Fishing vessels navigate Cordova Harbor on May 16, 2021. Photo by Zachary Snowdon Smith for The Cordova Times

Employment in commercial seafood harvesting is continuing its slow decline, in contrast to other Alaska industries, which have fully or partially rebounded in the wake of the COVID-19 pandemic. 

A report released Wednesday in the November issue of Alaska Economic Trends notes that while career options in the maritime industry are expanding, the actual number of jobs in seafood harvesting fell by 118, or 1.8 %, in 2022. 

Overall, since 2019, jobs in seafood harvesting are down 17.3%. In 2019, there were over 23,000 fish harvesters at work compared to last July, with a high of 20,241 harvesters at work, noted state labor economist Joshua Warren. 

When COVID-19 precautions were in place, crews of fishing vessels were slightly reduced, but that level has returned to normal. Still, some of the fishing vessels that stopped harvesting during the pandemic have not returned to work. In 2022 there were just under 4,100 boats fishing for salmon, compared to nearly 4,600 vessels that participated in the 2019 fishery. 

While seafood harvesting still represents a significant share of the state’s jobs, its’ weak performance compared to other sections reduced its July share from 7.3% of statewide employment down to 5.7%, Warren said.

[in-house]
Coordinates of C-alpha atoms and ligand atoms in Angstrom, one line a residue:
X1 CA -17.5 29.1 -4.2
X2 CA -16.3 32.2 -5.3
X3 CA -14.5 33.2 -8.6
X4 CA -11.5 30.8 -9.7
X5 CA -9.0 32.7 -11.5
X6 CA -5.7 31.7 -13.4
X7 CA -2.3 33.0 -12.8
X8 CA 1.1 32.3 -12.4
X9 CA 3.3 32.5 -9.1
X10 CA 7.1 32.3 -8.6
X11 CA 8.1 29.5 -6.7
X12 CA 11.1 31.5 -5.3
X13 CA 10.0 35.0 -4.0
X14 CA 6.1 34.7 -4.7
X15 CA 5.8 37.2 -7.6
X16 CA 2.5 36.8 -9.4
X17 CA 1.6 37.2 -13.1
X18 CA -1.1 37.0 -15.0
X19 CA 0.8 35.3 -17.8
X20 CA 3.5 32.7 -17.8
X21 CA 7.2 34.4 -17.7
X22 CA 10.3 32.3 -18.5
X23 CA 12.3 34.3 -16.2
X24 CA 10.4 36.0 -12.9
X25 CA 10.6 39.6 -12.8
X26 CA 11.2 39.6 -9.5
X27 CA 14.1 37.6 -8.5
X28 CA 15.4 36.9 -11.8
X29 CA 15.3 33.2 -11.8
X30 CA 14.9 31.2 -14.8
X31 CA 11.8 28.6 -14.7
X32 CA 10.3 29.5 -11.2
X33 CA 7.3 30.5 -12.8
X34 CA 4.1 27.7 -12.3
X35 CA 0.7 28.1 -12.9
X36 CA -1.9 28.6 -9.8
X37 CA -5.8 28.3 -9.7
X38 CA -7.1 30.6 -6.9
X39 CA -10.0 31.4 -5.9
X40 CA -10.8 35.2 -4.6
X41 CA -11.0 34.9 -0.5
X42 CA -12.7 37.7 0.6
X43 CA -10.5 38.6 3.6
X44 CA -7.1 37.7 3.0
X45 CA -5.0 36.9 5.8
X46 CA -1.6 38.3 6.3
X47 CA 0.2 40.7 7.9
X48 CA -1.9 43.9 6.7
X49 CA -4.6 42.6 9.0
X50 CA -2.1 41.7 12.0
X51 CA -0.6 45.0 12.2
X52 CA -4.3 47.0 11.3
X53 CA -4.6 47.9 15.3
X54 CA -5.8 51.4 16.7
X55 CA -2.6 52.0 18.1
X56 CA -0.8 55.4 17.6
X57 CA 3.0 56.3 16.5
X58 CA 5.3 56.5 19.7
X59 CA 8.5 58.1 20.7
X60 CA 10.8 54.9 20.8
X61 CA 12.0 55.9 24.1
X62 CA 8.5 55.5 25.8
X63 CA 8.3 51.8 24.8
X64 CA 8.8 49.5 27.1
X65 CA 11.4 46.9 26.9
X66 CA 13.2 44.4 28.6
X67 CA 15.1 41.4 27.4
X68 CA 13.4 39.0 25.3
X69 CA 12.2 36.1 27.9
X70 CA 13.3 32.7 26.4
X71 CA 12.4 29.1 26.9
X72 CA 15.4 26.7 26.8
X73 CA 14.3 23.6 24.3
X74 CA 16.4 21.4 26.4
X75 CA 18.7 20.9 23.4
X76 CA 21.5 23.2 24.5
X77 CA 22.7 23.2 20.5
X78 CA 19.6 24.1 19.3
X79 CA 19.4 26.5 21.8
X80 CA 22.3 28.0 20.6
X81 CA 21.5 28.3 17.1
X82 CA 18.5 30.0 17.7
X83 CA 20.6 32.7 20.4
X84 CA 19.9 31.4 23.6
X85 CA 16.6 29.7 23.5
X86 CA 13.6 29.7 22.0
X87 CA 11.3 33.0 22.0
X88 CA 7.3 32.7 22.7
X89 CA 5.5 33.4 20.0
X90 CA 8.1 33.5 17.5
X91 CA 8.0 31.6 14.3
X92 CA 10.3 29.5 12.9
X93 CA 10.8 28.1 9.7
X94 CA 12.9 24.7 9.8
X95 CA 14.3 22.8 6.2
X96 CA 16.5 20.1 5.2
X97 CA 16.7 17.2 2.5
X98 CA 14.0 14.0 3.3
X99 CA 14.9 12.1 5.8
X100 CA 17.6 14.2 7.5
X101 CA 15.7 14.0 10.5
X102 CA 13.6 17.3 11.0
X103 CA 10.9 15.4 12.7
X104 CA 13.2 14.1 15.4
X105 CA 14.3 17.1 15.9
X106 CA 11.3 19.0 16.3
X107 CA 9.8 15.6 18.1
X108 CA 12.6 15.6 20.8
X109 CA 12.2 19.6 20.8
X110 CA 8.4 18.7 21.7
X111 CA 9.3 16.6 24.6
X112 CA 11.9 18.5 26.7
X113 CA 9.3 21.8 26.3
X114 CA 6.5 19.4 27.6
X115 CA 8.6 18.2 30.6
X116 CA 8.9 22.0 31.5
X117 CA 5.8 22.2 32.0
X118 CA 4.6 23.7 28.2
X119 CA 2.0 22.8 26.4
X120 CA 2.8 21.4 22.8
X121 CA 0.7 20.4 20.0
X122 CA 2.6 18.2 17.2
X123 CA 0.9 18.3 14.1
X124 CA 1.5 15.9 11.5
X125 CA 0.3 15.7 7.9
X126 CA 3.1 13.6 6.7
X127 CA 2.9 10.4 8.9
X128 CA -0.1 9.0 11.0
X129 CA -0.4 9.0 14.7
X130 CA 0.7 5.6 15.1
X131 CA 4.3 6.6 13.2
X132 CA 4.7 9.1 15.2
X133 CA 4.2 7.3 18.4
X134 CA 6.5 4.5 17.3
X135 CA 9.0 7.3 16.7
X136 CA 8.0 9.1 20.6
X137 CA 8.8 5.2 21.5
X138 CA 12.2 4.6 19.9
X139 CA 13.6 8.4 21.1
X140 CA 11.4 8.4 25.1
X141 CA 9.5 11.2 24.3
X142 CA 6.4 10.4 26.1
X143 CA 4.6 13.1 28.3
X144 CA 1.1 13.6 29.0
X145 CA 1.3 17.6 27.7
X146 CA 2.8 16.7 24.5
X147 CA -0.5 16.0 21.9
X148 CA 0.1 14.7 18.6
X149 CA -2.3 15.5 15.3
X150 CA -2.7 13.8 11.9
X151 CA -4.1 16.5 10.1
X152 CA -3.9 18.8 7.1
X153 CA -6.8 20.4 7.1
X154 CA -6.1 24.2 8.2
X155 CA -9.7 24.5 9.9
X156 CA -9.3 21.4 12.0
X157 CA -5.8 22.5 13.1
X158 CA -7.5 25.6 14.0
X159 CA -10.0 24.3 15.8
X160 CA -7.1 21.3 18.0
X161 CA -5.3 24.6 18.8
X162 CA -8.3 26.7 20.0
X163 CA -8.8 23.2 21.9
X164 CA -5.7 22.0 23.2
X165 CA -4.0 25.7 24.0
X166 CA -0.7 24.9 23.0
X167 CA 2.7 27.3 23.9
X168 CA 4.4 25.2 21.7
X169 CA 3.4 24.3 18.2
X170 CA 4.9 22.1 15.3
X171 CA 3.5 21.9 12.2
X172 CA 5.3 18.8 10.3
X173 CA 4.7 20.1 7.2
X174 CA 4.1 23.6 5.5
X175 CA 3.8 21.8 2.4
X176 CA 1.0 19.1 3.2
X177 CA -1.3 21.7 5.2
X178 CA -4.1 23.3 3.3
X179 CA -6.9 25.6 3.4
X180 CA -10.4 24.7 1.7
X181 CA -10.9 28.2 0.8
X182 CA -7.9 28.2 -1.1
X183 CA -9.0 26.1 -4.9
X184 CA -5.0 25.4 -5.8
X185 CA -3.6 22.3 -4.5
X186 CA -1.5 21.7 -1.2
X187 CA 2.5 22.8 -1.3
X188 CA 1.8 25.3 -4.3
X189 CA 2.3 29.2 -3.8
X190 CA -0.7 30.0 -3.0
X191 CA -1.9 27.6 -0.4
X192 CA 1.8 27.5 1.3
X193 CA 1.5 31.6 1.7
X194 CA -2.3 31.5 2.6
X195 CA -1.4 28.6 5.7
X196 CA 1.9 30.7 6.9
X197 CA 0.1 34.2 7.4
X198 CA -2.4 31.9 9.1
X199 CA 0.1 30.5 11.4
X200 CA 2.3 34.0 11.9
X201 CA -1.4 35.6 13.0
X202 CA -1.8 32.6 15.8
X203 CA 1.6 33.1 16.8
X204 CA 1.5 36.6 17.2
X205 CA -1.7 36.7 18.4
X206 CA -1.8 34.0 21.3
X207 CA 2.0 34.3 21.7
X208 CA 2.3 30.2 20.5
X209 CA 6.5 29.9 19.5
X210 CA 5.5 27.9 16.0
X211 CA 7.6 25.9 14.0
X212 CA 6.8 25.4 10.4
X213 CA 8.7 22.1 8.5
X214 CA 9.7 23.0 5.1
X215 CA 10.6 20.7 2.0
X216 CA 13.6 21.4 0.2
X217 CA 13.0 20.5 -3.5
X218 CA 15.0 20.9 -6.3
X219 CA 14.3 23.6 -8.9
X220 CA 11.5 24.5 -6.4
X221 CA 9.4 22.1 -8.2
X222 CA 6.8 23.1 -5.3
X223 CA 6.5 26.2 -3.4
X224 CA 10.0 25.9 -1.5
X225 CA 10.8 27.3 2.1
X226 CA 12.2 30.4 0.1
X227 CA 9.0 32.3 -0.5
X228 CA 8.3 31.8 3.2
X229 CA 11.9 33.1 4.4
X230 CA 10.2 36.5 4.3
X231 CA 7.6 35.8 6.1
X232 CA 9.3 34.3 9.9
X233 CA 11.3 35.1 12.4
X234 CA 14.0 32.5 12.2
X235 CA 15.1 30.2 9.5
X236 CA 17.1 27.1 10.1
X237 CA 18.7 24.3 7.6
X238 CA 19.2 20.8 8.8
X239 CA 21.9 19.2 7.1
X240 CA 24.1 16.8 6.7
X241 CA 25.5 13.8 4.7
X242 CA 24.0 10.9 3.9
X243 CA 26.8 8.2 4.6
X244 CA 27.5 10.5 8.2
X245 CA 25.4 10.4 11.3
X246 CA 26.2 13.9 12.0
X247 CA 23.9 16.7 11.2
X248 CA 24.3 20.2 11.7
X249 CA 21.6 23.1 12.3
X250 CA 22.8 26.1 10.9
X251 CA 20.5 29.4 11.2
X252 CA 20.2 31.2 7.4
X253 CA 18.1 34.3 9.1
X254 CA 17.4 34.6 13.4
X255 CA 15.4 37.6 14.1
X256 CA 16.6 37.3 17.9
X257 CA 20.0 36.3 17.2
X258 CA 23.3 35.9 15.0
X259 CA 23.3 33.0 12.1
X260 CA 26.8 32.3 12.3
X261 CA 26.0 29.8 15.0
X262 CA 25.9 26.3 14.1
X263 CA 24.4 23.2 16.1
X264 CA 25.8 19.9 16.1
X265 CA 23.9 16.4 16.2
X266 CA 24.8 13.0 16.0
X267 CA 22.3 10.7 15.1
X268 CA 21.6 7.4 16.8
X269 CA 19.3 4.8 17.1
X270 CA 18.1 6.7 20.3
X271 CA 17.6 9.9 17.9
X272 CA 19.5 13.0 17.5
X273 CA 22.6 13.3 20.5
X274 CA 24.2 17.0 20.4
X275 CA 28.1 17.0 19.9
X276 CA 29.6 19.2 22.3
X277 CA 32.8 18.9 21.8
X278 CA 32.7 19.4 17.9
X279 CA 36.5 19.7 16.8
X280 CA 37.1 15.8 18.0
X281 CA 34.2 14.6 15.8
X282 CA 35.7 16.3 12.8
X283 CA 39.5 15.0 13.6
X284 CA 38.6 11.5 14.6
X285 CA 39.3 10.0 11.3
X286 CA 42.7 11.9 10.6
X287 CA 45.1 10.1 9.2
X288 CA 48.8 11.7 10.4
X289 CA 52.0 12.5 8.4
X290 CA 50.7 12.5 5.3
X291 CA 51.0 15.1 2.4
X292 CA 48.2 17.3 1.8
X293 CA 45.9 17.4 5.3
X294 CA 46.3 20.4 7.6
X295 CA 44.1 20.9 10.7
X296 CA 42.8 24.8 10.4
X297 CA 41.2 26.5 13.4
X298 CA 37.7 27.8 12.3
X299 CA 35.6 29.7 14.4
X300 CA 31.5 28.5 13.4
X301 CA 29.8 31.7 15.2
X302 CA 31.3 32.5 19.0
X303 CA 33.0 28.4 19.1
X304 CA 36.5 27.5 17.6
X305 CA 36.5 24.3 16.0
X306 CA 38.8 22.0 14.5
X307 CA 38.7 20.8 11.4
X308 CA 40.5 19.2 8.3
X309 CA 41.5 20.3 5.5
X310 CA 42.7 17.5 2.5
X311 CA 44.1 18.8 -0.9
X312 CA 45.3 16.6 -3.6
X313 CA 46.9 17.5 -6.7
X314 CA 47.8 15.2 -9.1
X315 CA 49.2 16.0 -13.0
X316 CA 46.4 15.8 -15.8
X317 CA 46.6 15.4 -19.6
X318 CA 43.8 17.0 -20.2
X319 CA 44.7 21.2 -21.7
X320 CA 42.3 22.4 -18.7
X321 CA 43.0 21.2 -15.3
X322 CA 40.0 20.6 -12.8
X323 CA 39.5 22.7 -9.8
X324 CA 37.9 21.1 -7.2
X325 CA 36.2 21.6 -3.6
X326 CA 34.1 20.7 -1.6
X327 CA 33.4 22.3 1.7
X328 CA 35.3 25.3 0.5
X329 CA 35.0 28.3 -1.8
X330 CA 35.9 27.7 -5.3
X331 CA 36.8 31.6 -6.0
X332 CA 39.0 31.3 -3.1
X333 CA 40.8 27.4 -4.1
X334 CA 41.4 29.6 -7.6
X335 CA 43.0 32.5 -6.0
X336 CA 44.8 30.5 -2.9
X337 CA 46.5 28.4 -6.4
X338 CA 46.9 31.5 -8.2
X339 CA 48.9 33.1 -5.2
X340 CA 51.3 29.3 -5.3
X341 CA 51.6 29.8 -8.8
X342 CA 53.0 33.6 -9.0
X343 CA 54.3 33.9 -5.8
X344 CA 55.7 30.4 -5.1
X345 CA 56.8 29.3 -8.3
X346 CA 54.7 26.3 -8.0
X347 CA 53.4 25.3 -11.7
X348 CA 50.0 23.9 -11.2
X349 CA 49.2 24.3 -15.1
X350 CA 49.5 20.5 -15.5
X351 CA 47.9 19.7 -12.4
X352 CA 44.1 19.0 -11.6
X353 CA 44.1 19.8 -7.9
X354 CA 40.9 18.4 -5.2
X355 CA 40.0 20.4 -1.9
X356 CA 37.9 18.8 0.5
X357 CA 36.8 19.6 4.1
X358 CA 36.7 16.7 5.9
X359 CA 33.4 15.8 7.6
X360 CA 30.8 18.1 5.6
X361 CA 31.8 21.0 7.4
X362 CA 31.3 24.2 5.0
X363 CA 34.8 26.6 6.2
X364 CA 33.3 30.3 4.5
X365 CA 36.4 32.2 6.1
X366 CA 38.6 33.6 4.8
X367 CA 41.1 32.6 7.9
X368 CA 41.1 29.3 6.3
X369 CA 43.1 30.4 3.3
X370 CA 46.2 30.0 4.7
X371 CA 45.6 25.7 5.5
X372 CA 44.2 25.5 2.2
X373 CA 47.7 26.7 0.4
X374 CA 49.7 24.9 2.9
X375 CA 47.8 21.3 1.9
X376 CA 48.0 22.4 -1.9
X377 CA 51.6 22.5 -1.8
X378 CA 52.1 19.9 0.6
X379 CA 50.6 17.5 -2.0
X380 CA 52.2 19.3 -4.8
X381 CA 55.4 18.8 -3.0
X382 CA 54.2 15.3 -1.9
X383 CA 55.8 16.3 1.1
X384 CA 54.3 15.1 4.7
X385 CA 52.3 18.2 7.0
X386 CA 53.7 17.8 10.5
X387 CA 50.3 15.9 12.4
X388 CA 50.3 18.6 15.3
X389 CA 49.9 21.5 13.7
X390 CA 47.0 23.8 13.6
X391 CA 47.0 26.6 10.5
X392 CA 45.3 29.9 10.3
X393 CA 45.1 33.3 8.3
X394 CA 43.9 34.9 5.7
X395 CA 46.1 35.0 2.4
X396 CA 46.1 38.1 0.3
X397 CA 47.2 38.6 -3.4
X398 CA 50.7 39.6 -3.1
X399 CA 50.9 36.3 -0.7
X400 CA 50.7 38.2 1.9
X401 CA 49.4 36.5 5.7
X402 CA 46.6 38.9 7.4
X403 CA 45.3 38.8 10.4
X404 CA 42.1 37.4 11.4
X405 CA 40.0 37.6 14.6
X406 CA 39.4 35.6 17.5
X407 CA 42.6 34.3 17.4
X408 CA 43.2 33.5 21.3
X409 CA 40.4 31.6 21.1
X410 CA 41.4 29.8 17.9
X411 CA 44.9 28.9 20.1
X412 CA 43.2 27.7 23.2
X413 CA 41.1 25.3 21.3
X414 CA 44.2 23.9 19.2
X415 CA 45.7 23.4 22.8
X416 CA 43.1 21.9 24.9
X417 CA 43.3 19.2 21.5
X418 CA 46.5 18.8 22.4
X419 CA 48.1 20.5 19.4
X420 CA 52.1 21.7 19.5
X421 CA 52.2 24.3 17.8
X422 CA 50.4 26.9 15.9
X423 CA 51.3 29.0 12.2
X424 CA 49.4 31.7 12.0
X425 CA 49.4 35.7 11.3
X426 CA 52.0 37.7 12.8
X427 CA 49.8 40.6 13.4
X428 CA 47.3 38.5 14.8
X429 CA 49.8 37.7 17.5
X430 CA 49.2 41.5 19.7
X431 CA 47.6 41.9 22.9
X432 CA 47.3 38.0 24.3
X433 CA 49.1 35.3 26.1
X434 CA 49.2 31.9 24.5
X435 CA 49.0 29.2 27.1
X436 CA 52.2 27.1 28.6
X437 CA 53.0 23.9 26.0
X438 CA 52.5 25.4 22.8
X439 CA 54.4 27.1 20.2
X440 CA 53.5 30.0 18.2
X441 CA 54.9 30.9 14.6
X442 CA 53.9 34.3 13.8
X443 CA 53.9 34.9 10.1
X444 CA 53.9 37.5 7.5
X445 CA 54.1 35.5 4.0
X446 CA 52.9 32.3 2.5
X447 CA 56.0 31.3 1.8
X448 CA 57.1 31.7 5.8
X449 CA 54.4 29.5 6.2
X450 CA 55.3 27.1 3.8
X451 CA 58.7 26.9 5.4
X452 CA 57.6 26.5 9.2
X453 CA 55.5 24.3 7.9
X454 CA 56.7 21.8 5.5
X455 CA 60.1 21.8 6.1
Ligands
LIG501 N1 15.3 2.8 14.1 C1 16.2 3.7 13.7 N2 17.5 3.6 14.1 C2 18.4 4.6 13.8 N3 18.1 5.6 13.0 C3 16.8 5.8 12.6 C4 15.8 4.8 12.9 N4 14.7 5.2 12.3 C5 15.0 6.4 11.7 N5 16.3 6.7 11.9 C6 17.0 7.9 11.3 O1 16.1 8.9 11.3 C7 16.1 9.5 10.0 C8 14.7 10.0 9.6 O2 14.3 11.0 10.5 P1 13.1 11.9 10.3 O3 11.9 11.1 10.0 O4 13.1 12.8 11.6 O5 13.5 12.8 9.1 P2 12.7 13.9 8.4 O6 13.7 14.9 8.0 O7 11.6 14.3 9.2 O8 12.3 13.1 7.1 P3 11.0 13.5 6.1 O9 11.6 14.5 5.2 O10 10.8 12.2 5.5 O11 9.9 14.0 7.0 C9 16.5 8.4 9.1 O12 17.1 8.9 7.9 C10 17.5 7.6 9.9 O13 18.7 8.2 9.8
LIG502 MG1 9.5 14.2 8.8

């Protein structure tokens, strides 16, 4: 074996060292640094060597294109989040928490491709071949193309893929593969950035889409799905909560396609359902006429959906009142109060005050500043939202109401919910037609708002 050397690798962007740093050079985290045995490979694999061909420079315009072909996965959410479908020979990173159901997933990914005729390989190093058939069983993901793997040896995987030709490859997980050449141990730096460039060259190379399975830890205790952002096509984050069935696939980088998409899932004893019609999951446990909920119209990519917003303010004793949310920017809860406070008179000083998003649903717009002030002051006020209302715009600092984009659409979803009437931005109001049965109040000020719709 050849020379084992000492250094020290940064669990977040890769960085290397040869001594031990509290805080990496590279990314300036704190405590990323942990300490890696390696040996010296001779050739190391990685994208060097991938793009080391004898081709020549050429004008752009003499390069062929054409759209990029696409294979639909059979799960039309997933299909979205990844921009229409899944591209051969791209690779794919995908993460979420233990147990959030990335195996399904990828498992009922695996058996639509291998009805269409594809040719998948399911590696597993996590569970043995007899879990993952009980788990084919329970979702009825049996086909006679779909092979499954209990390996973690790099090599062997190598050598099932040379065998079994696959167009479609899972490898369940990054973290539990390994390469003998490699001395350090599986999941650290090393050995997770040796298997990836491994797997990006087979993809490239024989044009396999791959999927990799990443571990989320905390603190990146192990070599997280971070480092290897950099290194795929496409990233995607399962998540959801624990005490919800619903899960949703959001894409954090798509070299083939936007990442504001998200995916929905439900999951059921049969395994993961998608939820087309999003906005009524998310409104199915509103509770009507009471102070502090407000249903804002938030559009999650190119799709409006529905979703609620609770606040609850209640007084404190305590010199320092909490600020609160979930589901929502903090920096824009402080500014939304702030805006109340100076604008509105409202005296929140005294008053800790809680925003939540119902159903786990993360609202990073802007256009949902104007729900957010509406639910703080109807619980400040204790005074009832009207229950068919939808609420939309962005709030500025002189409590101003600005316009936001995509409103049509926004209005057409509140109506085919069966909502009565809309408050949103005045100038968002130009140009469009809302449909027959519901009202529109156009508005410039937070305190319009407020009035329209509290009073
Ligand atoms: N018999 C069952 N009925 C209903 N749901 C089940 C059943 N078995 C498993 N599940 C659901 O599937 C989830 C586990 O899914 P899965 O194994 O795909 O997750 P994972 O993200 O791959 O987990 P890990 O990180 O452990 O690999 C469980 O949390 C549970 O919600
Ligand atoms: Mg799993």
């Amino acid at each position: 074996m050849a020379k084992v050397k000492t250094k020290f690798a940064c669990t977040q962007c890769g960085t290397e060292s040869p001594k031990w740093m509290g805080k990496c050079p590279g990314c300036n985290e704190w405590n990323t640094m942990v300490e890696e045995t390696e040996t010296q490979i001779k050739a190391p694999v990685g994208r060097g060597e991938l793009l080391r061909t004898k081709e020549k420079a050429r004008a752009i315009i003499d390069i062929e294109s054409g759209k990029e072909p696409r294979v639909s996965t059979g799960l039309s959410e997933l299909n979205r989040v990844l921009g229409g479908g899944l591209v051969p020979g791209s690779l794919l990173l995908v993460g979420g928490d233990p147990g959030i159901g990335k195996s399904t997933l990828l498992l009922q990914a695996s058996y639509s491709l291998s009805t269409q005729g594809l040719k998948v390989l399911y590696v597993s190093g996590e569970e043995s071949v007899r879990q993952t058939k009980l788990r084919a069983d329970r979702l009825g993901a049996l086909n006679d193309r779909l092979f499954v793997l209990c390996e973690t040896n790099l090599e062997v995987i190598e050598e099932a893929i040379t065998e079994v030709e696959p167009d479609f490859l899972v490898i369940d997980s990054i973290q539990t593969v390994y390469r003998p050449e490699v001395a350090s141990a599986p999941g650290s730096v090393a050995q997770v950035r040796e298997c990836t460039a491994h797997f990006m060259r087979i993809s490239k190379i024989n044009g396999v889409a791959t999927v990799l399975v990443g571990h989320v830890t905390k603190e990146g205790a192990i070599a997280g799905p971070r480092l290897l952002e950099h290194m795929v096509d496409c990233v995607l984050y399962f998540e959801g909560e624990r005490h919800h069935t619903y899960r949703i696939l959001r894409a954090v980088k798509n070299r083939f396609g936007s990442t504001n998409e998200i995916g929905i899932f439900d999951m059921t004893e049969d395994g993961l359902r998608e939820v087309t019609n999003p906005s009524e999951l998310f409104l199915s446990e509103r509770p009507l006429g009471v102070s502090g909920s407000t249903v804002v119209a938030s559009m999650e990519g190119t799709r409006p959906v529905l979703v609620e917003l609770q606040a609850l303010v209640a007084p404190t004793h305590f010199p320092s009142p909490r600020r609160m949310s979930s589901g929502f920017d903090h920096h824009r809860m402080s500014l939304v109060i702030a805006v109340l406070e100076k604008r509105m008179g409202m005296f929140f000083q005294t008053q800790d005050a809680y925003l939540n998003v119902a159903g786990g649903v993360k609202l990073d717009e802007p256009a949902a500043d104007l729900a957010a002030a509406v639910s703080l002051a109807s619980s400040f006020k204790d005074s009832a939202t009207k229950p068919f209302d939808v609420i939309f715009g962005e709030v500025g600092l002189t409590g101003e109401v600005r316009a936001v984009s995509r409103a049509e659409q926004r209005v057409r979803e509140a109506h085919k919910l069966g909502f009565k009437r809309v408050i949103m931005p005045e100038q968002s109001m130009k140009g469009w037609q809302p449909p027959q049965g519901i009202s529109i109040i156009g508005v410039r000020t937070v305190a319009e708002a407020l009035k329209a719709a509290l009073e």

While overall species’ harvesting workforces were down from their 2019 levels, the halibut fishing workforce jumped 13.9% from 2021. Two sectors that lost jobs, crab and miscellaneous shellfish, shed over 20% of their workforces in a single year, while the halibut sector showed a nearly 14% increase in jobs, the biggest in recent history.   


Before 2021, harvesting jobs for crab had been increasing since the late 2010s and were nearly unscathed by the pandemic. 

Crab harvesting jobs fell slightly in 2021 and then dropped precipitously after closures in 2022, shrinking the crab harvesting workforce by nearly 21%, with an annual average job count in 2022 at 346 positions.  

With commercial snow crab closures announced in October, prompted by warming waters, the full impact of those closures is yet to be seen, Warren said. While fishery managers are estimating it could take king crab stocks six to 10 years to recover, they have opted to approve a conservative opener this year. 

Meanwhile salmon fisheries, the largest category by far, continues on a slow decline that began with the pandemic. The collapse of the Yukon Delta salmon fishery has been a contributing factor. Other regions have also lost salmon fishing jobs. Only Bristol Bay and the Northern region added more harvesters of salmon over the past year.